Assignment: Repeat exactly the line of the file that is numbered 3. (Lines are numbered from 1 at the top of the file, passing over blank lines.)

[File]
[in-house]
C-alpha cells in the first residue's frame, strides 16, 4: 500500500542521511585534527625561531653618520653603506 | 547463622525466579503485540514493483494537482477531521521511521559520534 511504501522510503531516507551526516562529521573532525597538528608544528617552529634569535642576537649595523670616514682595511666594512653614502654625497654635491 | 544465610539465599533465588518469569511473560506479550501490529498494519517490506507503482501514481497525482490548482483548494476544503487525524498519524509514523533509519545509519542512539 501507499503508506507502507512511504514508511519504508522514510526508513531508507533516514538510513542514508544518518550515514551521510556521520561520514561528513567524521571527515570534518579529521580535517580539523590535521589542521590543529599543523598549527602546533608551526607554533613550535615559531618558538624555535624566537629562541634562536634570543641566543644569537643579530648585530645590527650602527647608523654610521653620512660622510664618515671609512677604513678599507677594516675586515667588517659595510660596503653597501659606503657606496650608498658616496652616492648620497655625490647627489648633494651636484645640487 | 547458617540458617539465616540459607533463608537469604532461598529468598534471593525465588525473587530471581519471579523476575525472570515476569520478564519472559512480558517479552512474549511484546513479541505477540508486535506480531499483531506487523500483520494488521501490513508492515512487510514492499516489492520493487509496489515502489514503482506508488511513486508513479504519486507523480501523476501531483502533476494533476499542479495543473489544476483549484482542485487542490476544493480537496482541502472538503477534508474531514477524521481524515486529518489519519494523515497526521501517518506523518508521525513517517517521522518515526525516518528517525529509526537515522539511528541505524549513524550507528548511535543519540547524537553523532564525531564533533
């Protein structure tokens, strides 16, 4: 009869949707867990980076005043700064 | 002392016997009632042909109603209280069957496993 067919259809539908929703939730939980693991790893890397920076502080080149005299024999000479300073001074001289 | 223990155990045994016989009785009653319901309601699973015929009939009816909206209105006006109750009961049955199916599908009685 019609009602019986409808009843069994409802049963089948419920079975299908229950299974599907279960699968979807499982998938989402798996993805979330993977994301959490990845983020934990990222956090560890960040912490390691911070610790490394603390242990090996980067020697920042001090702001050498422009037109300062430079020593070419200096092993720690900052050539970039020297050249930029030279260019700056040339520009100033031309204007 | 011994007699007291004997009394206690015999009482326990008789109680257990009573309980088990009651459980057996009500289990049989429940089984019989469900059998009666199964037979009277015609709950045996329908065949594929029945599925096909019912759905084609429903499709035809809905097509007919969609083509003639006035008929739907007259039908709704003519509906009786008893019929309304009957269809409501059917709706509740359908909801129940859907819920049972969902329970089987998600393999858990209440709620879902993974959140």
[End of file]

């Protein structure tokens, strides 16, 4: 009869949707867990980076005043700064 | 002392016997009632042909109603209280069957496993 067919259809539908929703939730939980693991790893890397920076502080080149005299024999000479300073001074001289 | 223990155990045994016989009785009653319901309601699973015929009939009816909206209105006006109750009961049955199916599908009685 019609009602019986409808009843069994409802049963089948419920079975299908229950299974599907279960699968979807499982998938989402798996993805979330993977994301959490990845983020934990990222956090560890960040912490390691911070610790490394603390242990090996980067020697920042001090702001050498422009037109300062430079020593070419200096092993720690900052050539970039020297050249930029030279260019700056040339520009100033031309204007 | 011994007699007291004997009394206690015999009482326990008789109680257990009573309980088990009651459980057996009500289990049989429940089984019989469900059998009666199964037979009277015609709950045996329908065949594929029945599925096909019912759905084609429903499709035809809905097509007919969609083509003639006035008929739907007259039908709704003519509906009786008893019929309304009957269809409501059917709706509740359908909801129940859907819920049972969902329970089987998600393999858990209440709620879902993974959140």